This figure reportedly makes up more than one-sixth of the more than 410,000 deaths from disasters linked to extreme weather and climate over the same span.
However, this is still likely an underestimate of the real toll, which is in addition to the fallout on lives and livelihoods.
The authors noted that heatwaves just this year in countries like Somalia, Pakistan and even the USA foreshadow a future with deadlier, more frequent and more intense heat-related humanitarian emergencies.
Many scientists agree that heatwaves have become more frequent because of human-induced climate change.
The combined effects of ageing, warming and urbanisation are likely to cause a significant increase in the number of at-risk people in the developing countries, according to the report.
Bangladesh, for example, experienced as much as a 20 per cent increase in deaths on heat wave days compared with an average day
Agricultural workers, children, the elderly and pregnant and breastfeeding women are at higher risk of illness and death, the report claimed.
‘As the climate crisis goes unchecked, extreme weather events, such as heatwaves and floods, are hitting the most vulnerable people the hardest,’ said UN humanitarian chief Martin Griffiths.
‘Nowhere is the impact more brutally felt than in countries already reeling from hunger, conflict and poverty.’
The report was released by the United Nations and Red Cross, and said extreme heat events will trigger ‘large-scale suffering and loss of life’ in certain areas. Pictured: Map showing the number of days projected to exceed potentially deadly heat levels per year by 2100
Agricultural workers, children, the elderly and pregnant and breastfeeding women are at higher risk of illness and death from extreme heat, the report claimed. Pictured: Swimmers pictured in Karachi, Pakistan during a period of extreme heat this April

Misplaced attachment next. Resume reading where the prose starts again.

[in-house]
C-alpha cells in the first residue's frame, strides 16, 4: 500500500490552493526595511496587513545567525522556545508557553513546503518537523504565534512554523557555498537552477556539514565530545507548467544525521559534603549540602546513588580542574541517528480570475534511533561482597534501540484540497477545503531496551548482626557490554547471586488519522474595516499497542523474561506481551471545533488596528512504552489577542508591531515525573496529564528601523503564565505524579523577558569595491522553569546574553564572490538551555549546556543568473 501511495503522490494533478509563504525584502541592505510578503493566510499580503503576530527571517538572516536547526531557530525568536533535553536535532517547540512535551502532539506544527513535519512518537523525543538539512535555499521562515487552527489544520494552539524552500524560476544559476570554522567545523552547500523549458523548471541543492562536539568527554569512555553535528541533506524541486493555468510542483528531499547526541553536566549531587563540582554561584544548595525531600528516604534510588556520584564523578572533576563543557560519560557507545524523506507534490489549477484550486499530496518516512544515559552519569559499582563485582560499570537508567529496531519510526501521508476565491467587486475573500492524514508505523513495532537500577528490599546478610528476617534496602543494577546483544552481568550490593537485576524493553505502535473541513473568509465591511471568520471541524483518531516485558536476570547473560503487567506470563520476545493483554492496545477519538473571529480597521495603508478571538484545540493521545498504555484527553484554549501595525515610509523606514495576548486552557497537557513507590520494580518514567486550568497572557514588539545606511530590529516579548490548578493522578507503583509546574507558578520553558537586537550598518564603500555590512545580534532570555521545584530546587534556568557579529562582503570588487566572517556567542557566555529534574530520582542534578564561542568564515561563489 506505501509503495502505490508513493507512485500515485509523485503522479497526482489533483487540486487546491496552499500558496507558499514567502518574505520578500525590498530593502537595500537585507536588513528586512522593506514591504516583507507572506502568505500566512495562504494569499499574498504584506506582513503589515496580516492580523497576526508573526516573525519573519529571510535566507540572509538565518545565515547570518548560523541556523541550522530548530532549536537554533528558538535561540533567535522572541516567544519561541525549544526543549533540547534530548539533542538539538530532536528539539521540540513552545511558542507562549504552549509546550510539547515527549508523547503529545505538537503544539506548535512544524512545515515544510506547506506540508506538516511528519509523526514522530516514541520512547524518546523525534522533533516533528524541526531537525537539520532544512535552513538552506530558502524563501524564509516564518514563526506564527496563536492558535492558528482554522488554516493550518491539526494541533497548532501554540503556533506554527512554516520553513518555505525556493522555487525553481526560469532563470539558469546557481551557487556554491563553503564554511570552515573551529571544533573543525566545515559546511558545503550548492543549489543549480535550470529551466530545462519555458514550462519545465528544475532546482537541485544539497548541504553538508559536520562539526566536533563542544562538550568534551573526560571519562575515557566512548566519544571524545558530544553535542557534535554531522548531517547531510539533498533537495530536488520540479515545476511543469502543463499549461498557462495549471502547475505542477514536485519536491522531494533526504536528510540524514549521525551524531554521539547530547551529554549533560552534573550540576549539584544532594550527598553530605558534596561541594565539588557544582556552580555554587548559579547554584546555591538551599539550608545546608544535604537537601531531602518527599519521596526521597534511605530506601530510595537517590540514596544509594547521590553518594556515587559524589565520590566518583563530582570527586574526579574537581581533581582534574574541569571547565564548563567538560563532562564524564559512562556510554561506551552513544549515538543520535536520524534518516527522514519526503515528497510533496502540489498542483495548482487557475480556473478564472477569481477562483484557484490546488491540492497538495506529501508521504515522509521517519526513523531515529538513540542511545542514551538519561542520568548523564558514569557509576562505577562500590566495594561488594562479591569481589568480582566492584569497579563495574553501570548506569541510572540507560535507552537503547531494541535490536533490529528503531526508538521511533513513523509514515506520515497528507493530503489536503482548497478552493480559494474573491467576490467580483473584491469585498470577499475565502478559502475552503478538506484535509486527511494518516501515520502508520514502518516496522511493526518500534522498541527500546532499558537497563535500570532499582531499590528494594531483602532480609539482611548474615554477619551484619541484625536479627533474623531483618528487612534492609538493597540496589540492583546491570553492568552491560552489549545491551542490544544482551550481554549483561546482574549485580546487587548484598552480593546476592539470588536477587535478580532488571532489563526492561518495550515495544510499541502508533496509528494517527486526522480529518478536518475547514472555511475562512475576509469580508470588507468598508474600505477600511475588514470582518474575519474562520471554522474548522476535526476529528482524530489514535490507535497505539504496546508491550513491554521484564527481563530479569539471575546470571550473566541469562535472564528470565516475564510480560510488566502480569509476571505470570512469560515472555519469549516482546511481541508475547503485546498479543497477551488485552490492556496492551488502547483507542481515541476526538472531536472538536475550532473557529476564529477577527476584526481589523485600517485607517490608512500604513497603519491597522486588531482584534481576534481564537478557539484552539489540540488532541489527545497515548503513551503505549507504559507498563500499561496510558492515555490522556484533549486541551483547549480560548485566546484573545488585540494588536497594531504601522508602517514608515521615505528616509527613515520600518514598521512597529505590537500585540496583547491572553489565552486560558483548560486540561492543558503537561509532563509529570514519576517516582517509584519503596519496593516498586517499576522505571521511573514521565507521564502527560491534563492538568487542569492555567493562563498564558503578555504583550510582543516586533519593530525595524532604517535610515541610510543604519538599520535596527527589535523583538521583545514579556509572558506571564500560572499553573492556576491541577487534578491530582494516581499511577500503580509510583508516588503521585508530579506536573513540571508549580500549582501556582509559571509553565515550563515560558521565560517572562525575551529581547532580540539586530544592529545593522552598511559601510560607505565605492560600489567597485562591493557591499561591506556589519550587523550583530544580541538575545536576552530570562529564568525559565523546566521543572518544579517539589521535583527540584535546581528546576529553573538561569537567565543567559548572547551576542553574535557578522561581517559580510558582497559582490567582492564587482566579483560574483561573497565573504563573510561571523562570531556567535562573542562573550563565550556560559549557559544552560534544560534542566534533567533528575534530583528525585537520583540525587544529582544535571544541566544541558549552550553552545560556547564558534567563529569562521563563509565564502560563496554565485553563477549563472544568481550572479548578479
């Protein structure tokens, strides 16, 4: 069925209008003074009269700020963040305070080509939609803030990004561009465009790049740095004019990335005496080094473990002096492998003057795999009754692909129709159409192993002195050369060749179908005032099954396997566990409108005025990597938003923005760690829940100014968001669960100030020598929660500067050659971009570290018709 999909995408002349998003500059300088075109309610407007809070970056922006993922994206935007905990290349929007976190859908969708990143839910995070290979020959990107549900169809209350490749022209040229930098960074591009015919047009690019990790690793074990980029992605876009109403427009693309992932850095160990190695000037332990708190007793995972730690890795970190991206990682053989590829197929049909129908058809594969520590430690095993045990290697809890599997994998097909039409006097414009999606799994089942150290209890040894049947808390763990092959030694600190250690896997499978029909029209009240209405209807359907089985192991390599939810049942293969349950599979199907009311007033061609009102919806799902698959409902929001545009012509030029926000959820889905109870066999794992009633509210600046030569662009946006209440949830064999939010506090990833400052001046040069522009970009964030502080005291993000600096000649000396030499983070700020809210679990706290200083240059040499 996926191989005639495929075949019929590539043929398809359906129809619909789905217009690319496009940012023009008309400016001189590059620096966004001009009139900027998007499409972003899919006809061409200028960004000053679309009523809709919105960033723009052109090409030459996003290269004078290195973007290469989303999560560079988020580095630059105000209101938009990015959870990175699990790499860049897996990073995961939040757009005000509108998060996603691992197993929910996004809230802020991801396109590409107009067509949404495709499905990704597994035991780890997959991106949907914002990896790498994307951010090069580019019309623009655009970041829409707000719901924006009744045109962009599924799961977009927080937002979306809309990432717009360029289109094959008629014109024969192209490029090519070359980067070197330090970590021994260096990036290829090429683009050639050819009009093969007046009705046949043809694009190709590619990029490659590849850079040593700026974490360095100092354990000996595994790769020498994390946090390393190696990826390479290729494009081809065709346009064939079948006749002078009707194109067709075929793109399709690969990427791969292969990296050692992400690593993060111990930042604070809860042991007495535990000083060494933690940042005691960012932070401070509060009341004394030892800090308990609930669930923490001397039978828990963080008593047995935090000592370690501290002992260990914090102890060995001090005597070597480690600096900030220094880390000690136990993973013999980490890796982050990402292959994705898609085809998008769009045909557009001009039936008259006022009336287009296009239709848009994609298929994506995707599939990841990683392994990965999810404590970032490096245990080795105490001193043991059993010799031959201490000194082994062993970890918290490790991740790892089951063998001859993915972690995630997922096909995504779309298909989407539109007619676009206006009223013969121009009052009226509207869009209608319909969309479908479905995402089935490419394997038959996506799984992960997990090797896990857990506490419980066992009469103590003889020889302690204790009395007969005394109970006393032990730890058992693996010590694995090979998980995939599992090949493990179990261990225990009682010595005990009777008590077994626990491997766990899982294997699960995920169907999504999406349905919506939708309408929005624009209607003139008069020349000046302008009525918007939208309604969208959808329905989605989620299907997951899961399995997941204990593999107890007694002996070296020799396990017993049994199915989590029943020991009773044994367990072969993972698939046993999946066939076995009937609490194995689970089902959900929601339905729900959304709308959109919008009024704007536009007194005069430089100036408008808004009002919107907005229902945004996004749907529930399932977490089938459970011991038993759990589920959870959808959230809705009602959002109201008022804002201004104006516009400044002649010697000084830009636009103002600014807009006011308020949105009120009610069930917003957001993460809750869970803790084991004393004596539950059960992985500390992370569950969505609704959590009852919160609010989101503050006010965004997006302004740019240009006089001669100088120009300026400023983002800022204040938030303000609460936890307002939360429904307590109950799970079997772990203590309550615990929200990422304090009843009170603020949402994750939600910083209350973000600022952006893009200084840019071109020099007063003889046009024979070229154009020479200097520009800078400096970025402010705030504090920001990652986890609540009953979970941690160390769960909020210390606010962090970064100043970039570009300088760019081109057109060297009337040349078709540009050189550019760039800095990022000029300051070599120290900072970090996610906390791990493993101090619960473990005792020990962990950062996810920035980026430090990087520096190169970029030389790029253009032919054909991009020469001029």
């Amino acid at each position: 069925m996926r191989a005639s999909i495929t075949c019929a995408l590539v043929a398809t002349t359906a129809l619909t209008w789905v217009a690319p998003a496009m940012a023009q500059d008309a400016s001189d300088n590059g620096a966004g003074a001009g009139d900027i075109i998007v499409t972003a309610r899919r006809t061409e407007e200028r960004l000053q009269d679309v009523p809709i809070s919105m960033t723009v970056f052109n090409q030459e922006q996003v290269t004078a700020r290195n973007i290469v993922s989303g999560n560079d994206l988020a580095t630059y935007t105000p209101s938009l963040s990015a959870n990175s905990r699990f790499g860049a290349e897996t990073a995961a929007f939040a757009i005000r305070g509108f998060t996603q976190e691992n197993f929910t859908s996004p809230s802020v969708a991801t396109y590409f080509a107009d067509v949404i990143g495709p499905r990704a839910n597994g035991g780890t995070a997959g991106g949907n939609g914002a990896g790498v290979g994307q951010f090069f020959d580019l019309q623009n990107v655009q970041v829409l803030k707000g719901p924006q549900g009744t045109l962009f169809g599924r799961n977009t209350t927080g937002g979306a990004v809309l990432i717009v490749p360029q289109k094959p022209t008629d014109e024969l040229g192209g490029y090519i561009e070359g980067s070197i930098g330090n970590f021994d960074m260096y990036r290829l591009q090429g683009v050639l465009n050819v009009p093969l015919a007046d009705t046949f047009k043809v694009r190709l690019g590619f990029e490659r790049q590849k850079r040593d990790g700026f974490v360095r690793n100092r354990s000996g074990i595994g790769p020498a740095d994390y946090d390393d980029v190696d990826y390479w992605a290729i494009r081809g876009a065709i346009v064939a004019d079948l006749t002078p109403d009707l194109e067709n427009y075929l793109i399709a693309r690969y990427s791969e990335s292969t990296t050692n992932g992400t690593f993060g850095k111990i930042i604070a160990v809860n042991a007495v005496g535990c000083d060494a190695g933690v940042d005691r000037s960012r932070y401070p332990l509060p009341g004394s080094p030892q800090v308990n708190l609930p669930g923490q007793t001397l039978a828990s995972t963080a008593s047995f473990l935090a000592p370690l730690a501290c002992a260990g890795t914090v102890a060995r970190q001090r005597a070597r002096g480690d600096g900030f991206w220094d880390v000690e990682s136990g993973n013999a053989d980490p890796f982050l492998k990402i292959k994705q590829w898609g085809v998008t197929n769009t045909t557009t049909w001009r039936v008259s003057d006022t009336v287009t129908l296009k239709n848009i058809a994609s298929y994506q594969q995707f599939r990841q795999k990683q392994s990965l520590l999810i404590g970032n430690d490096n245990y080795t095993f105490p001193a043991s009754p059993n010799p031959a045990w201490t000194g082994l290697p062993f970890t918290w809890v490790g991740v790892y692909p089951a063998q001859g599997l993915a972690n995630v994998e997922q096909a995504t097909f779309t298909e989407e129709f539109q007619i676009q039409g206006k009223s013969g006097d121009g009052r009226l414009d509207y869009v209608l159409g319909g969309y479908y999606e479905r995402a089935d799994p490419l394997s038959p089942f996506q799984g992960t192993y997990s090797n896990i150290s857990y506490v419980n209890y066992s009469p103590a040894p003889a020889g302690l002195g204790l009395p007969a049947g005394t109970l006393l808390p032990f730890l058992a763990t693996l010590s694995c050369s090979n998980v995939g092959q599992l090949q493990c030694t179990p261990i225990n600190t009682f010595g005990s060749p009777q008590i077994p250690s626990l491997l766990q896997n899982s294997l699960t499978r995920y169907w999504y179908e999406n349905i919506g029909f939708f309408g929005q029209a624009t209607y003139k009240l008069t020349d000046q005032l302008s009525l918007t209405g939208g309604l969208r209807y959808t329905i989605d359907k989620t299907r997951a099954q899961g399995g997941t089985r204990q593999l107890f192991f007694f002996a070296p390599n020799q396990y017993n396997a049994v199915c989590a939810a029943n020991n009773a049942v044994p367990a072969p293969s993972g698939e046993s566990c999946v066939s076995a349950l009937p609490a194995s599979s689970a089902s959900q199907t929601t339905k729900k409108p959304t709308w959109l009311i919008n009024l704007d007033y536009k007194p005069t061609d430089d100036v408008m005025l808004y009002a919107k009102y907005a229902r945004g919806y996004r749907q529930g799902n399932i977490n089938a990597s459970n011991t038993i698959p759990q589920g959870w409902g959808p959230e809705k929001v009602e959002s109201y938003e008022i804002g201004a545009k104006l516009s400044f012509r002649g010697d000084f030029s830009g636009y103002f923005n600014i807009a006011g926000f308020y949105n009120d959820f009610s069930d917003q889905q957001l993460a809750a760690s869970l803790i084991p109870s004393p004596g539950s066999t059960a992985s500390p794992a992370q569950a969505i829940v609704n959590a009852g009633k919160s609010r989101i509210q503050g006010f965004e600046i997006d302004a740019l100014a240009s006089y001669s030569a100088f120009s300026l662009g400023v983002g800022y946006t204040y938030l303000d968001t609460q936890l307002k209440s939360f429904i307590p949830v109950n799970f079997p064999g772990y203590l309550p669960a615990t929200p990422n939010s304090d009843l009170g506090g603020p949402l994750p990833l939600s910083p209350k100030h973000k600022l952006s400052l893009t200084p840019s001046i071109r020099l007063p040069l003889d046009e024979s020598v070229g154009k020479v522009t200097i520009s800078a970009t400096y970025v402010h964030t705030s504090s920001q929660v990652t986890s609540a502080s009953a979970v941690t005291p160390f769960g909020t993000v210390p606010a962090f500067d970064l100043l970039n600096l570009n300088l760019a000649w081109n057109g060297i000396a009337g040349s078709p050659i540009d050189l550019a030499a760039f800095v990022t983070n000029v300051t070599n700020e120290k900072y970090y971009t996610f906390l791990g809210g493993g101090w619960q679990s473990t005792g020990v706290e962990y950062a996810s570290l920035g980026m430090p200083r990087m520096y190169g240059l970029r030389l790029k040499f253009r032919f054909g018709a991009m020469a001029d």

To conclude the report, the authors outline five main steps to help combat the impacts of extreme heatwaves.
These include providing early information to help people and authorities react in time, and finding new ways of financing local-level action.
This relies on better coordination between humanitarian groups, development organisations and weather experts.
Humanitarian organisations should also test more thermally-appropriate emergency shelters, cooling centres and ‘green roofs’ to help lower air temperatures.
IFRC Secretary-General Jagan Chapagain said he will urge world leaders at COP27 to invest in climate adaptation and mitigation in at-risk regions.
He said: ‘If communities are prepared to anticipate climate risks and equipped to take action, we will prevent extreme weather events from becoming humanitarian disasters.’
This summer’s droughts in the Northern Hemisphere were made at least 20 TIMES more likely by climate change, study finds
Climate change made the droughts endured in the Northern Hemisphere this year up to 20 times more likely, a study has found.
Greenhouse gas emissions were found to have played a key role in one of the hottest summers ever recorded in Europe, which completely dried out the soils.
Climate scientists with the World Weather Attribution group collected soil moisture level data in June, July and August 2022 across a large area of our hemisphere.
They detected a moisture deficit, and quantified it by analysing weather data and computer simulations to compare today’s climate with that of the 1800s.
Their findings revealed that drought can be expected in the Northern Hemisphere around once in 20 years in today’s climate, which has been warmed 1.2°C by emissions.
Plus, if humans had not warmed the planet, droughts would only have been expected around once in 400 years or less.